Finney points out to actors she directs that humans have only three basic needs: to be nurtured, to be seen, and to be safe. She says, “So you’re getting all those when you come out if you’re a pretty healthy human being, but if you’re missing one of those, then you’re going to act out to get it. So when you’re looking at a story and the protagonist, or even the antagonist, you have to keep that in mind.”
This work with her actors begins around the table, much like the storytelling in tribes. “We start looking at the theme of the piece and how that relates to us in our lives,” she says. “So when you have a group of people sitting in a circle and they begin sharing, then they start bonding. And that’s how you create great ensembles.”
Being a Good ‘Citizen’
Citizen: An American Lyric, adapted by Stephen Sachs from the book by Claudia Rankine, focuses on today’s racial issues. Says Finney, “Her conversation is about the everyday encounters of the unconscious/conscious racism. And it’s the speak of middle- and upper-middle-class whites and blacks, which is the discourse that’s happening in America now. So I lived that. This is one of those pieces where everything that she’s talking about I have lived.”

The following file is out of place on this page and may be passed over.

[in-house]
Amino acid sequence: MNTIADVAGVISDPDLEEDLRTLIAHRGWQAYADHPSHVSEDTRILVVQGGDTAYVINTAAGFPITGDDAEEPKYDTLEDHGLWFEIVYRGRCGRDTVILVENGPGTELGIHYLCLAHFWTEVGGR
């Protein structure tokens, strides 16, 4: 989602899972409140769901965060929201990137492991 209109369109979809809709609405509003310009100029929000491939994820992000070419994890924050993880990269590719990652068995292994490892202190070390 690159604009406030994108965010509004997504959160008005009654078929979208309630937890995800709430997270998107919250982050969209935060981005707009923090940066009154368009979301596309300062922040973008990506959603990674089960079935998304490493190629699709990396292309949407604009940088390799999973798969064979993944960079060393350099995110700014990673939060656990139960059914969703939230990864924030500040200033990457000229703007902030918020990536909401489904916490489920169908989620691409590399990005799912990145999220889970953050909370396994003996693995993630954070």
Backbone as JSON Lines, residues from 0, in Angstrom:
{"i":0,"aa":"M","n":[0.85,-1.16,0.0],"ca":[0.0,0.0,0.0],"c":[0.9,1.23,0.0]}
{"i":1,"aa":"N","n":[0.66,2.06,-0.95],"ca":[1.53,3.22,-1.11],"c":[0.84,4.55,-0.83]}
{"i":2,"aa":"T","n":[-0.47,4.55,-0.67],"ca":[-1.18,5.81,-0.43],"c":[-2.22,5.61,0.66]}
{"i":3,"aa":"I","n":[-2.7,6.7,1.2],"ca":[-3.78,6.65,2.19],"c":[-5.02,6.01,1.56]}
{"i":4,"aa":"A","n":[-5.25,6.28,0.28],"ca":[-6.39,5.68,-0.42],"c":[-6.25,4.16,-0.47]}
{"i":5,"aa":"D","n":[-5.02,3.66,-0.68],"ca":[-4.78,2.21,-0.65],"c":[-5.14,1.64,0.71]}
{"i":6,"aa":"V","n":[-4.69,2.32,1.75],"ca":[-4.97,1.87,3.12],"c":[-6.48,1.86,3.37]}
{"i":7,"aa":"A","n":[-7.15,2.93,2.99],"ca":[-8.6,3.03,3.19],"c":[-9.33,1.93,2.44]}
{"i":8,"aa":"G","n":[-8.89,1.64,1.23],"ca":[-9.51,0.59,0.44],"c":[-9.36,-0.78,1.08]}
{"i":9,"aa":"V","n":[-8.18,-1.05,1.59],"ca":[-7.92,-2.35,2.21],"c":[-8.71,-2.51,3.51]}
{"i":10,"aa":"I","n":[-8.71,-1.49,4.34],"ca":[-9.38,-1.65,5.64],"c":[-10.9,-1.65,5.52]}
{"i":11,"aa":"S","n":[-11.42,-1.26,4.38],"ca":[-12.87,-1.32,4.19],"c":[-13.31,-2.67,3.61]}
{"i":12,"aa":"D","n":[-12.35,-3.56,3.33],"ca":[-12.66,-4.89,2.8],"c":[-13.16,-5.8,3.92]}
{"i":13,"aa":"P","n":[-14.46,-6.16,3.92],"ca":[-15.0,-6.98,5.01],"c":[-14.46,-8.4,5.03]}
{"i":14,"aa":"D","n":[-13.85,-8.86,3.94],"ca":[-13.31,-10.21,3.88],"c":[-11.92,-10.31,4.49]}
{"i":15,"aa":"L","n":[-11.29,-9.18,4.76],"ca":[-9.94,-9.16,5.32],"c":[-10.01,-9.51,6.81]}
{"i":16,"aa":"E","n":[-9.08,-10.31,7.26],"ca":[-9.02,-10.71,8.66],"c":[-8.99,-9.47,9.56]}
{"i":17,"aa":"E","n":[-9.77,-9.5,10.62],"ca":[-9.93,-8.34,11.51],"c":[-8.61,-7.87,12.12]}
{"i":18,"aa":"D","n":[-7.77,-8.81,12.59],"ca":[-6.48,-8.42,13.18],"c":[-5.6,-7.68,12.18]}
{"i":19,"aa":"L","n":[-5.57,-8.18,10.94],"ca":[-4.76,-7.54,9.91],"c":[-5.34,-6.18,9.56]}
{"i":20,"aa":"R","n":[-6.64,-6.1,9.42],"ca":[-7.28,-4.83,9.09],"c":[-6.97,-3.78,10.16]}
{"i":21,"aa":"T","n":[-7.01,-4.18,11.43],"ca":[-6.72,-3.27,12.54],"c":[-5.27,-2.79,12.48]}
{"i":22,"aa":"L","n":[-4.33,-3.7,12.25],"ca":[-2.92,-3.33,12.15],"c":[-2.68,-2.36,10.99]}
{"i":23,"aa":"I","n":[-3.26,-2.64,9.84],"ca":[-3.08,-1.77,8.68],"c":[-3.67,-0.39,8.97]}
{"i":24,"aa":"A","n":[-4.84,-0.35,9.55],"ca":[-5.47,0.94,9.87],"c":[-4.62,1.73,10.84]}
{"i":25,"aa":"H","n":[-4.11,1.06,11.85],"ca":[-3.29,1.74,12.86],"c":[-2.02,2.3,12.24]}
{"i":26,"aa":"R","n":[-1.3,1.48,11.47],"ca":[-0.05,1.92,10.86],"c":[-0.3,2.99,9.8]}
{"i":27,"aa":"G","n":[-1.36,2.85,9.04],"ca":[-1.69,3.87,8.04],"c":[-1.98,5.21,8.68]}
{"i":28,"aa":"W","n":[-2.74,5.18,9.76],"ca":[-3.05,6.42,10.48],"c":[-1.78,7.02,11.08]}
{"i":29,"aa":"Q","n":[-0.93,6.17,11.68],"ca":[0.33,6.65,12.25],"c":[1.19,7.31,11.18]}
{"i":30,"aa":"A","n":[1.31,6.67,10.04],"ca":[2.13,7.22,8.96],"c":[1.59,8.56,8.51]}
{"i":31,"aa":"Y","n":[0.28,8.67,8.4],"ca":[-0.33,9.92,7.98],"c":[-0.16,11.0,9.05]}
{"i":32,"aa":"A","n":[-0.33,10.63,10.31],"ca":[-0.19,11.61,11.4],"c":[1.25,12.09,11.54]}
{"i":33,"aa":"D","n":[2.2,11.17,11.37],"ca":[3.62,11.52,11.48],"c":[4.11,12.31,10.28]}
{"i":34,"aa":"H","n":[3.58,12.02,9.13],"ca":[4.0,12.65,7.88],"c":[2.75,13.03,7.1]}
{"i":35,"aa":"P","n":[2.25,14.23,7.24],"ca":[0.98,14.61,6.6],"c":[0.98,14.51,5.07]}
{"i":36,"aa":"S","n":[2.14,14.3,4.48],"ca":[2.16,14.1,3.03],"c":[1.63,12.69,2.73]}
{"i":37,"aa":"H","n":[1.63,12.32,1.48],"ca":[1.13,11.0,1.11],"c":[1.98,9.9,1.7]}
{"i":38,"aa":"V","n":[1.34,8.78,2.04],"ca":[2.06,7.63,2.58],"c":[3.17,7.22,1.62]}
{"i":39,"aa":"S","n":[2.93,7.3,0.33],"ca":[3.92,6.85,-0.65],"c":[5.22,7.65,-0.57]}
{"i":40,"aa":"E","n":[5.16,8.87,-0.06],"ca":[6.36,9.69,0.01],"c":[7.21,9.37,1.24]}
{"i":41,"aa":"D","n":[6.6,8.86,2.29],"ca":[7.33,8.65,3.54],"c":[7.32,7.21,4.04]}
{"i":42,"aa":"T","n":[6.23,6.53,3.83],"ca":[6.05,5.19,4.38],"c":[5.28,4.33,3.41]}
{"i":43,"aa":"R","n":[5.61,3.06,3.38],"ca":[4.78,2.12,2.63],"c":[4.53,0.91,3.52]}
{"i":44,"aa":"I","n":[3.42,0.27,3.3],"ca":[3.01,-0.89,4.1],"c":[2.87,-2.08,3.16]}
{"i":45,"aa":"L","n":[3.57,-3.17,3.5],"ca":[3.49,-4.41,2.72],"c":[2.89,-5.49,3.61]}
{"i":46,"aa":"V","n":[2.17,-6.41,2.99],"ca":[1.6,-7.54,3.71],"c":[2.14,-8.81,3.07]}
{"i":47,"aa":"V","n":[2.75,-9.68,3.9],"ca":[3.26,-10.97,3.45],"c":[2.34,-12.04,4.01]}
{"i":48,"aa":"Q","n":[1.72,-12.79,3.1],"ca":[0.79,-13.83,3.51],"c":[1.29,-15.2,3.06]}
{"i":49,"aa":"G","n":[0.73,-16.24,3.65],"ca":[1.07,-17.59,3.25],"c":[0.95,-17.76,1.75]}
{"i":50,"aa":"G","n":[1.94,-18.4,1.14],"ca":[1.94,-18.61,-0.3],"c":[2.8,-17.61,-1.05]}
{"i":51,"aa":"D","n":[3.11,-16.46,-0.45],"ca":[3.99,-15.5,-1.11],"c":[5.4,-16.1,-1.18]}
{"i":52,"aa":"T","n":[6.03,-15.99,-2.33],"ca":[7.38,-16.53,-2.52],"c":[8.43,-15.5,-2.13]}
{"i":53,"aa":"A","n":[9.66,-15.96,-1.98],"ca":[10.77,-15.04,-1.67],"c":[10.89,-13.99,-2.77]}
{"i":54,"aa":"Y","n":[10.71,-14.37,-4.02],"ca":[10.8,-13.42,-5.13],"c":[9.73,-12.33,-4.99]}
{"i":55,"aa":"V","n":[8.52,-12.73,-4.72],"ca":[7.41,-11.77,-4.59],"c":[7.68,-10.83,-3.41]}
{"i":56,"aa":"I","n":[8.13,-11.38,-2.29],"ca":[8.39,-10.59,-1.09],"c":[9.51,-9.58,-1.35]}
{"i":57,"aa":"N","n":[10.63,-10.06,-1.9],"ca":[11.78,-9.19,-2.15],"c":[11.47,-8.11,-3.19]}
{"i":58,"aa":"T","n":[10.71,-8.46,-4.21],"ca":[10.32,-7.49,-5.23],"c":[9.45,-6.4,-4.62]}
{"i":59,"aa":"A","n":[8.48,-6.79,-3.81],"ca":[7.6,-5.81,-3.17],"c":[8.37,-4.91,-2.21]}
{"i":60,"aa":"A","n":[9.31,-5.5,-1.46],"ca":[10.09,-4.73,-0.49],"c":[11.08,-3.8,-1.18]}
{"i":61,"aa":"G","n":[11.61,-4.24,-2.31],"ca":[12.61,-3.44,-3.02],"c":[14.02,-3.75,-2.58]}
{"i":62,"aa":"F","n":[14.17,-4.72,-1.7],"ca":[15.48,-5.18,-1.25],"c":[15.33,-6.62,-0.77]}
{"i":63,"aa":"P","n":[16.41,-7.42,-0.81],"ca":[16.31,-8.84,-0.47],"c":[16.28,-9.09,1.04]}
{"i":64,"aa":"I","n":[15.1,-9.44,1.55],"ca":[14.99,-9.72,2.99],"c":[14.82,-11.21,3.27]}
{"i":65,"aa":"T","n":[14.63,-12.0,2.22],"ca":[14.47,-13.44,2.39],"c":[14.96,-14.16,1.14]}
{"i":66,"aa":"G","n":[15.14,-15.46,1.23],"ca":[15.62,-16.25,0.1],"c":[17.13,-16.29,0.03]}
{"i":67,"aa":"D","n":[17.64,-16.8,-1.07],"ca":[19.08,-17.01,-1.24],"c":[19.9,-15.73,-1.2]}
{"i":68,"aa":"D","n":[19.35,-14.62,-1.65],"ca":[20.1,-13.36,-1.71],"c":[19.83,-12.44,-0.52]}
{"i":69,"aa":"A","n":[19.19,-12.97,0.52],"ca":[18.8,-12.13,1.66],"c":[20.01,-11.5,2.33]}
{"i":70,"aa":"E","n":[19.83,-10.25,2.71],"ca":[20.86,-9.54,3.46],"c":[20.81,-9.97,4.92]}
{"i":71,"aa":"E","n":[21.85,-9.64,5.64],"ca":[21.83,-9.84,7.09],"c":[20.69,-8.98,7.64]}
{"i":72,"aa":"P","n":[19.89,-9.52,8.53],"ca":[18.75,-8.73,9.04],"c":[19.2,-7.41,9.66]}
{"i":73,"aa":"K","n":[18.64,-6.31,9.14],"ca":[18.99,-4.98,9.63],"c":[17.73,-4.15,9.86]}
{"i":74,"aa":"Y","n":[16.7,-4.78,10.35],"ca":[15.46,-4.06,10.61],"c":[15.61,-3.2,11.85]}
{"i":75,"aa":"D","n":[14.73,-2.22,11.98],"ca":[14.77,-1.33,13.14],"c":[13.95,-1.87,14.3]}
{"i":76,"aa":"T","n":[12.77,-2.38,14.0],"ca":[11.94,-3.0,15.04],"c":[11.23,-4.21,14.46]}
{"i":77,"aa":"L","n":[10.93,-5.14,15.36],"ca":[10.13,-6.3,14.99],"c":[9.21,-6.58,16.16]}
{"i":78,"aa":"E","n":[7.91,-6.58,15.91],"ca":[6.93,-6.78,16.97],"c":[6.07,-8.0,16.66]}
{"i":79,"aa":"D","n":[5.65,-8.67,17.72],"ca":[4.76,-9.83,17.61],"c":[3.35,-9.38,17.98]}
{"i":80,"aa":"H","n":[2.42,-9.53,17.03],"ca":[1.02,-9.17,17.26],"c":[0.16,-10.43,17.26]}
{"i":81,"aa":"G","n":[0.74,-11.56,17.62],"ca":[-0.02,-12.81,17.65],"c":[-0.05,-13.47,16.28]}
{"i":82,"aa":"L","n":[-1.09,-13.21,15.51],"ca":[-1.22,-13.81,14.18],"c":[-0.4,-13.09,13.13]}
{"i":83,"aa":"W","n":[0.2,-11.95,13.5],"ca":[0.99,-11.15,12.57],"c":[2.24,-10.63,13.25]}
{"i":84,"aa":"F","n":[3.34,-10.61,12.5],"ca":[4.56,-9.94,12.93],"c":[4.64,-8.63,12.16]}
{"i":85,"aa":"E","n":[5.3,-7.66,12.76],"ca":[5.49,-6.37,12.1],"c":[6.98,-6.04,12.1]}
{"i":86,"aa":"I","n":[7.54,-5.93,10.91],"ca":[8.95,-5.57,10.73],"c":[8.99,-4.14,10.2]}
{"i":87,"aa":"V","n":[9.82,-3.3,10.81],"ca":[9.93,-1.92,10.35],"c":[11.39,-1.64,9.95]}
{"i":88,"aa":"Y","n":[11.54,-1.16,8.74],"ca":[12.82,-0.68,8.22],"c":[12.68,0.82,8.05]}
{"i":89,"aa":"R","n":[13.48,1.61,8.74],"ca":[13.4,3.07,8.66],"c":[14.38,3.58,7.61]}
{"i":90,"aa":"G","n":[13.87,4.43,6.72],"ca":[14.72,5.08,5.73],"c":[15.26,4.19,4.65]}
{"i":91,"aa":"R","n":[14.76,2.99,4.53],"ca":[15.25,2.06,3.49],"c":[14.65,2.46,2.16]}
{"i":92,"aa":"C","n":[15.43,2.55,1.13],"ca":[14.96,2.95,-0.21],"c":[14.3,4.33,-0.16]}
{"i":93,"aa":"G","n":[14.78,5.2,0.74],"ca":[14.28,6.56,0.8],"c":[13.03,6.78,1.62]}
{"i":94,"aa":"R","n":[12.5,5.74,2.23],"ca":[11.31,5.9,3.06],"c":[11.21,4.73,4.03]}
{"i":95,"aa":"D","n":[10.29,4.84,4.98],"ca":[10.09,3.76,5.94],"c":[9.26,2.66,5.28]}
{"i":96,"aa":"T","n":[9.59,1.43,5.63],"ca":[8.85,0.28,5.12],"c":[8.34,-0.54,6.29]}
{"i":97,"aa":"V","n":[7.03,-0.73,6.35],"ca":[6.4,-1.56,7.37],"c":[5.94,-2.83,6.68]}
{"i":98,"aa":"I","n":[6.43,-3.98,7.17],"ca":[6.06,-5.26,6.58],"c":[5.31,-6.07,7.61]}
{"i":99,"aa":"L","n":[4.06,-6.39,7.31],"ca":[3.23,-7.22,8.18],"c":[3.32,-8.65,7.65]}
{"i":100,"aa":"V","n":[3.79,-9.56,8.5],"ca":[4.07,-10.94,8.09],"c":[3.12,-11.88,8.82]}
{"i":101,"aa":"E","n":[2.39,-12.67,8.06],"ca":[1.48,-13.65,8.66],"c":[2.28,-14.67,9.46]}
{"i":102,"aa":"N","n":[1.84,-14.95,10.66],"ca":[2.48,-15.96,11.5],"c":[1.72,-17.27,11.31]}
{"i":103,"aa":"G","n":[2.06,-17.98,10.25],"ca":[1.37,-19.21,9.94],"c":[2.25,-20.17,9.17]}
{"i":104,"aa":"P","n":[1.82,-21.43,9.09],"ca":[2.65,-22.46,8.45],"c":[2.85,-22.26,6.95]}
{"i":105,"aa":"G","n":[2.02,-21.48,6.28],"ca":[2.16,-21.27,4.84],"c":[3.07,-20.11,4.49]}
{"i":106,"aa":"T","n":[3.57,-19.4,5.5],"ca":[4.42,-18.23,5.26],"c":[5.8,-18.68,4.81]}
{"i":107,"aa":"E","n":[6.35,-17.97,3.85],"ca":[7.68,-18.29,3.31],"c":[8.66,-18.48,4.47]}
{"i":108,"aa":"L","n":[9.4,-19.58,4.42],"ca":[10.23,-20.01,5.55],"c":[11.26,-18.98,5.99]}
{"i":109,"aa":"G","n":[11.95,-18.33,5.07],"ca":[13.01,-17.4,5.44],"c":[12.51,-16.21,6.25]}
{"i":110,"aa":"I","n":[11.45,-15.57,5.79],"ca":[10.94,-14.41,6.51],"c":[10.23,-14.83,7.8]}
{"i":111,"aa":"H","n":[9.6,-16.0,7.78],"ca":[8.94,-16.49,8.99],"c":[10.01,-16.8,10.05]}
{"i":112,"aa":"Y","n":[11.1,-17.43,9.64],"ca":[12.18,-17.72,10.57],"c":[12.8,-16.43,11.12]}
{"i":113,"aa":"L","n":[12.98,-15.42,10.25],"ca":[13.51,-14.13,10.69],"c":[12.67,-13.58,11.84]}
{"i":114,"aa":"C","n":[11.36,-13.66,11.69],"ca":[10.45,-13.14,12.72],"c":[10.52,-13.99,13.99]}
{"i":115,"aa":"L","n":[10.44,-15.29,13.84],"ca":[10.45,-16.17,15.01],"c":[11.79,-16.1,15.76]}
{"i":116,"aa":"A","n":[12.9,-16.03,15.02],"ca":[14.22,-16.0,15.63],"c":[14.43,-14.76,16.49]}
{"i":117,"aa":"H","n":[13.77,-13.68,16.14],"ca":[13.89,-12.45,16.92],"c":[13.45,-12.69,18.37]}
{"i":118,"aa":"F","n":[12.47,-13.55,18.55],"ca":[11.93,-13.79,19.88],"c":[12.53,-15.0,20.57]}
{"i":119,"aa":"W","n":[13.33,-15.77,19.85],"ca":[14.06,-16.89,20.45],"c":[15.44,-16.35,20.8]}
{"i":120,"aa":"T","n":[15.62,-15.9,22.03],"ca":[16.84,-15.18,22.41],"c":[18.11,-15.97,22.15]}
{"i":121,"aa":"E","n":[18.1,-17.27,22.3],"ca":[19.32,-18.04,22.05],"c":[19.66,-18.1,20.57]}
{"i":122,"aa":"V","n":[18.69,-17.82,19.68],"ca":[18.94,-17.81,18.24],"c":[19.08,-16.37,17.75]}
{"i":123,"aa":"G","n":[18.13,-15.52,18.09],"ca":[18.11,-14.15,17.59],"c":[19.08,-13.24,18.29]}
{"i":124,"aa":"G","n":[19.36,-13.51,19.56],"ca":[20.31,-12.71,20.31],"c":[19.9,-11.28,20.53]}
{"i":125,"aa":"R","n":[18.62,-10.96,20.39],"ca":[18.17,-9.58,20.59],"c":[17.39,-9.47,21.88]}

Ultimately, Finney’s message is about breaking out of the roles society sets up for us. Rather than just being defined by or limited to what is expected, she says, we should strive for what’s important to each of us. “Don’t get locked in a box,” she says “We didn’t come here in a box so why put yourself in a box?”
As for how to start breaking out of that box, Finney recommends taking advantage of modern media. “You can blog, you can write, you can put it on the Net. So there is nothing stopping one from expressing oneself.” She wrote, directed, produced, and helped to finance her first opportunity, a decision she refers to as “an investment in who I am today.”
Adenrele Ojo and Lorenz Arnell in The Ballad of Emmett Till at the Fountain Theatre, 2010
Diarra Kilpatrick in In the Red and Brown Water at the Fountain, 2012
Gilbert Glenn Brown and Theodore Perkins in The Brothers Size at the Fountain, 2014
Production photos by Ed Krieger
Portrait of Shirley Jo Finney by Dany Margolies, ©ArtsInLA.com
Citizen: An American Lyric is at the Fountain Theatre through Oct. 11. 5060 Fountain Ave. Sat 8pm, Sun 3pm & 7pm, Mon 8pm (dark Sept. 7) $15–34.95 (323) 663-1525.